Everybody plays the fool sometime, right?
That was a Grammy-nominated song in the 70s and a top ten hit in the 90s. I could build an entire life philosophy by quoting lyrics. Trust me.
The foolish things we do might be embarrassing at the time, but often make for some pretty entertaining stories. It’s been more than two decades since I fell off a horse the size of a Shetland pony during an overnight camping trip with my college friends, and yet every time we get together, the story still makes us laugh.
I didn’t plan to play the fool that day, but it turned out being a good thing.But what about the times when we intentionally play the fool? When we don’t let our fear of being laughed at hold us back from some bold move?
That’s when great things happen.
Last week my daughter performed her first ever solo, a modern dance to Florence and the Machine’s “Drumming Song.” It was Friday night and hers was the first dance of the entire three-day competition. She took center stage when they called her number, while I watched from my spot in the second row. (The first row was reserved for the judges or I would have been there.)The music began and two measures in, the unthinkable happened. It stopped. So did my heart. I leaned forward and clutched the back of the seat in front of me, prepared to hurdle the front row, jump on stage, and perform some impromptu bongos if that’s what it took to fill the silence.
My daughter had a better idea. She kept dancing. Filling the silence with beautiful movements and facial expressions. Keeping perfect time to the song in her head. Strangers in the crowd began clapping and cheering her on as I sat there with tears in my eyes, so proud of her grace and strength under pressure.In that moment when the music stopped, she wasn’t afraid to play the fool and I loved her for it. As my friend said afterwards, “She didn’t need music, she was the song.”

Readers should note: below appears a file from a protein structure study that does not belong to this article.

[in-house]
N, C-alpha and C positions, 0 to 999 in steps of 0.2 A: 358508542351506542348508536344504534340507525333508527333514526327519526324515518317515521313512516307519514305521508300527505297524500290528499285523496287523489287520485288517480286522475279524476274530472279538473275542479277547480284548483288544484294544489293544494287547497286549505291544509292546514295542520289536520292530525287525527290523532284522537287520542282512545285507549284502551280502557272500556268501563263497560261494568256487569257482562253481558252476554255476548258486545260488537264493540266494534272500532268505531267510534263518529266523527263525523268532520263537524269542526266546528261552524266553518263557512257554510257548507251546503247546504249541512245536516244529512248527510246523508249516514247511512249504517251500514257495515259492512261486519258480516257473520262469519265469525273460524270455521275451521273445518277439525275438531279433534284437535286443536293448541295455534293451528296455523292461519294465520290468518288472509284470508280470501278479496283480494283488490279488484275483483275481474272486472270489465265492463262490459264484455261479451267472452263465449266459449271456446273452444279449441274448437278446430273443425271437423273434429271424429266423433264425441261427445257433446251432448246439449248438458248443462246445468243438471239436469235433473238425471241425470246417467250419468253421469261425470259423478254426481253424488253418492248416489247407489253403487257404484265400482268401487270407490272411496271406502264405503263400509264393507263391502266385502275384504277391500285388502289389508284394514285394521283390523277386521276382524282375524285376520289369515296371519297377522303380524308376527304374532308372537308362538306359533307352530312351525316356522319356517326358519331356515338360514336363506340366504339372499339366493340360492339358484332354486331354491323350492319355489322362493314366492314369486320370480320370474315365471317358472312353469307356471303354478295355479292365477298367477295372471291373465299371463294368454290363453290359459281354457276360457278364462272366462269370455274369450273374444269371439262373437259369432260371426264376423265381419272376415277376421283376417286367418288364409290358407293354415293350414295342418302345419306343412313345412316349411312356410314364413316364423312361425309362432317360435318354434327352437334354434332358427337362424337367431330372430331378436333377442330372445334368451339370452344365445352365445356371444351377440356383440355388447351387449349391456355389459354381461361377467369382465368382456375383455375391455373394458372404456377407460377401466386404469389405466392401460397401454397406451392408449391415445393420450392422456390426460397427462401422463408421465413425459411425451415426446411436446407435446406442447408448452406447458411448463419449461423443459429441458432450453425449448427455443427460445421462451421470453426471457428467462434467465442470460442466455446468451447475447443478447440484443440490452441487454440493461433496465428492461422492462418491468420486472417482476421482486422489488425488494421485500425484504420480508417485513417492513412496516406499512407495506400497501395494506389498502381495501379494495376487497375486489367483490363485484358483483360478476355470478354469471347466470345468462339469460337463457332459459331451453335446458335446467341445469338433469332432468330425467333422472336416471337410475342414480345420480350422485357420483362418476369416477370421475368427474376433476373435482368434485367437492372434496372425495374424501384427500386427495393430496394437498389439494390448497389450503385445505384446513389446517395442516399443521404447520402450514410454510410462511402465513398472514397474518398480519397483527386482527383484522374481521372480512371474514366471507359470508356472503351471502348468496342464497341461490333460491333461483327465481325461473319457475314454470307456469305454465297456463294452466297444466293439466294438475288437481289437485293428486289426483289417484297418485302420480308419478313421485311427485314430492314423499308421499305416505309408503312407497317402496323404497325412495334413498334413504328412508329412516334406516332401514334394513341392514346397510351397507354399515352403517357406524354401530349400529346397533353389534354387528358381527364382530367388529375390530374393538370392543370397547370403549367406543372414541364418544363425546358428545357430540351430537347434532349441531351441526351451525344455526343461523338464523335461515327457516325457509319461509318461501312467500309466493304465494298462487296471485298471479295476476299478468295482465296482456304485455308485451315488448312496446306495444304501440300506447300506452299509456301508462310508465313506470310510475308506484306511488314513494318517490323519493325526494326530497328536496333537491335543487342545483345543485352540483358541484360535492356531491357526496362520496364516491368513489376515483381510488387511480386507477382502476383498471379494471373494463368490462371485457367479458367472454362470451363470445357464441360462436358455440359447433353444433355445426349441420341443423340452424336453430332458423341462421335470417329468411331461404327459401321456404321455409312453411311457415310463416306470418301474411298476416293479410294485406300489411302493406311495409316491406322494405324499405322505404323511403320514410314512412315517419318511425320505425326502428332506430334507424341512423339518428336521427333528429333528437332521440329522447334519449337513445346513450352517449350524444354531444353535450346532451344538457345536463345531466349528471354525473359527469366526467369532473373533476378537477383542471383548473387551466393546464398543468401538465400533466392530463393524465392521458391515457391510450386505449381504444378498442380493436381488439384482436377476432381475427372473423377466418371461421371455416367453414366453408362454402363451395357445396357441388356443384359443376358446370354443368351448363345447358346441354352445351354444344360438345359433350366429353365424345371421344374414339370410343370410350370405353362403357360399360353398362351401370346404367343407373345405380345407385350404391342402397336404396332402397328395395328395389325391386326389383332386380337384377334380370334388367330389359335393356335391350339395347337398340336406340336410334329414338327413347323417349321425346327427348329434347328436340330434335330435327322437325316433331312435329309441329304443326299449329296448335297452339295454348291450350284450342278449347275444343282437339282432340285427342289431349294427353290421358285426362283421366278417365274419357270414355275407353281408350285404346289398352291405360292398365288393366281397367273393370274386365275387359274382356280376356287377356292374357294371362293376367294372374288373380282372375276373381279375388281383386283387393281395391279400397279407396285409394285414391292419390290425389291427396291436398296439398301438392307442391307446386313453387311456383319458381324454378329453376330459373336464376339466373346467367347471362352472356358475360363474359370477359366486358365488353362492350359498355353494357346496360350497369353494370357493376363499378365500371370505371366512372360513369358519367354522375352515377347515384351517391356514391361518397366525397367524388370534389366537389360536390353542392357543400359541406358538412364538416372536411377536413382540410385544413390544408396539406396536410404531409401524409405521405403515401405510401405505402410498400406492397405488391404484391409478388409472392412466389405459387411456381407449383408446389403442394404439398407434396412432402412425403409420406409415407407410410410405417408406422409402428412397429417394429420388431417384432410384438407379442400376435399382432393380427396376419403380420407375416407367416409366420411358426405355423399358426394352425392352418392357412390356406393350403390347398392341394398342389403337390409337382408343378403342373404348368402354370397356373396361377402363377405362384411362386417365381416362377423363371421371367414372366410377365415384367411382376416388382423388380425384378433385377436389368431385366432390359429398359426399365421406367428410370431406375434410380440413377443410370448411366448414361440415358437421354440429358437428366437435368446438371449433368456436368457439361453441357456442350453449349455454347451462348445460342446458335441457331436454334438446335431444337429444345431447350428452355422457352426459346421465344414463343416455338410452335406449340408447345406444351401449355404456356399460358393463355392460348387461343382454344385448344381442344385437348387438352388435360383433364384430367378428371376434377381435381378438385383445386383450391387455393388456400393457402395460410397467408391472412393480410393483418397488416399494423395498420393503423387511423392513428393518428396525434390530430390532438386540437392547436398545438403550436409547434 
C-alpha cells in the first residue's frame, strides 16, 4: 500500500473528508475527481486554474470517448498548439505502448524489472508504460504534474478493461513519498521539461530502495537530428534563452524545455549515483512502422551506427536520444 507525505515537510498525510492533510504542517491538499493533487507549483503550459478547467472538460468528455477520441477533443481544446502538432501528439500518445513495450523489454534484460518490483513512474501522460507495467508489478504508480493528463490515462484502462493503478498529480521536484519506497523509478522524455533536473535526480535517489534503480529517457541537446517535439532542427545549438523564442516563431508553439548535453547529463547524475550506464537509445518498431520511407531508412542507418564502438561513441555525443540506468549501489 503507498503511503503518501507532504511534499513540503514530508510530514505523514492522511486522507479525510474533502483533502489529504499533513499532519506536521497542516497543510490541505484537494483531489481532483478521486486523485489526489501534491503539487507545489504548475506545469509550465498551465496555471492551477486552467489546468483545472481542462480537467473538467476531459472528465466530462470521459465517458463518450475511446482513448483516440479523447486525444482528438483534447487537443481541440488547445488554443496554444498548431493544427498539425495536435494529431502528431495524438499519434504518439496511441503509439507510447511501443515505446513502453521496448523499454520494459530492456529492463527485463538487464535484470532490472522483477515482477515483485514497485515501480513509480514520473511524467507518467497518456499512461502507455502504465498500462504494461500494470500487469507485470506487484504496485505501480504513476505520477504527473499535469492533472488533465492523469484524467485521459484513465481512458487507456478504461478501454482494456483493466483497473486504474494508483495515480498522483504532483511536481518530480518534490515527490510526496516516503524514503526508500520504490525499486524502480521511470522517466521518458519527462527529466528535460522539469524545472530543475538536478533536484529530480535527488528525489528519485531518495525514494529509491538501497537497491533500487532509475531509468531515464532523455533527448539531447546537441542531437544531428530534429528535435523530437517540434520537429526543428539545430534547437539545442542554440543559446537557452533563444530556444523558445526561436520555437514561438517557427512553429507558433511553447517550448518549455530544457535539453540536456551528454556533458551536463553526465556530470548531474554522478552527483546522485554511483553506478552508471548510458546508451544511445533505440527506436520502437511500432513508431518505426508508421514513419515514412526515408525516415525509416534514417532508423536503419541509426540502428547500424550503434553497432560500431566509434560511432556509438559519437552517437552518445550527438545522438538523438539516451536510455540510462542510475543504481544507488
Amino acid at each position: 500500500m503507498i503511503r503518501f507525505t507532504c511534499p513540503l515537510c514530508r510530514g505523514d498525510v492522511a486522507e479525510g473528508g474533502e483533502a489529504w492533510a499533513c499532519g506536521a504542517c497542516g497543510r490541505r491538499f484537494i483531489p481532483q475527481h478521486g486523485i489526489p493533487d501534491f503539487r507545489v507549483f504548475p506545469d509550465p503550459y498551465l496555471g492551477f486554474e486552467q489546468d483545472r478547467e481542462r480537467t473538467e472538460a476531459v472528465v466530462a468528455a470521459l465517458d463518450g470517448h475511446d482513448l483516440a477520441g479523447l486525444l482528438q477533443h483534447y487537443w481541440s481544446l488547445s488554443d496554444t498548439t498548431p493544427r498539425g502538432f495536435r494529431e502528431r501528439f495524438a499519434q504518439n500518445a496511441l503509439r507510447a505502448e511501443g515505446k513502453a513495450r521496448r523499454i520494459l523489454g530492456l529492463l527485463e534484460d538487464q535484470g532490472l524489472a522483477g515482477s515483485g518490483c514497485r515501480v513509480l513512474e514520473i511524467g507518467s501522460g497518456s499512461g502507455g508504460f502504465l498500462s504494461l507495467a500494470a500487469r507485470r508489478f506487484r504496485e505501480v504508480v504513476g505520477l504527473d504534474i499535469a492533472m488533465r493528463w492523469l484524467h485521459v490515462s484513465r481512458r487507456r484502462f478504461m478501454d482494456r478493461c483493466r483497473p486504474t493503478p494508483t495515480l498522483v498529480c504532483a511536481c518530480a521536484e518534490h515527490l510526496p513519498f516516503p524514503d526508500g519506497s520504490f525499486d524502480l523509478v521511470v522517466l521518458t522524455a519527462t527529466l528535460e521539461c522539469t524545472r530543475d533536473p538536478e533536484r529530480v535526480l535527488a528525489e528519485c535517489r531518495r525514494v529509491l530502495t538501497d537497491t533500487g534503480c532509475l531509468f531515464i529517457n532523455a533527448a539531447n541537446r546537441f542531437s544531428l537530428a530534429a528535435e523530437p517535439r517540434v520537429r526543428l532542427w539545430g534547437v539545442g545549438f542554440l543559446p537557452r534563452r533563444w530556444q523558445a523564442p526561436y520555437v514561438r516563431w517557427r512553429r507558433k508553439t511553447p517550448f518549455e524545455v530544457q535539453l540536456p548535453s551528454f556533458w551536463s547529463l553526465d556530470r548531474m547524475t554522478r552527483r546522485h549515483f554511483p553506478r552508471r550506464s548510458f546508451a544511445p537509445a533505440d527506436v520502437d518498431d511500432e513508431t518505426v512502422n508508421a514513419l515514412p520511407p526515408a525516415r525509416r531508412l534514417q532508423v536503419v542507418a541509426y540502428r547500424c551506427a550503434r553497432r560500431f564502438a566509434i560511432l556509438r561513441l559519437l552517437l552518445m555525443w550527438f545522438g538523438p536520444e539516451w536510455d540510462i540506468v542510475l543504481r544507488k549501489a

They gave her a special award “The Show Must Go On” award and she placed third overall despite the music glitch. But that’s not what mattered. Something magical happened during those three soundless minutes on stage—she faced her fear and turned it into something beautiful. She told me when it was all over that she realized that because the audience couldn’t hear the song, she had to work harder to convey its meaning. When did she get so smart?My daughter inspires me every day in ways both big and small. She pushes me to be better. I’m sure most parents feel this way about their kids. But since her solo I’ve been thinking about how her dance relates to writing. How many times have I held back what I’m willing to put on the page because I’m afraid it’s foolish or readers will think I’m a fool? How many times have I let my fear stand between a good story and a great one?
A few days after my daughter’s dance competition I spotted this quote on Twitter. Despite the fact that he uses the pronoun “he,” I think it’s a good one for my bulletin board.The best work that anybody ever writes is the work that is on the verge of embarrassing him, always. —Arthur Miller
Hmph. Arthur Miller is almost as wise as my daughter.
(Florence Welch from Florence and the Machine.)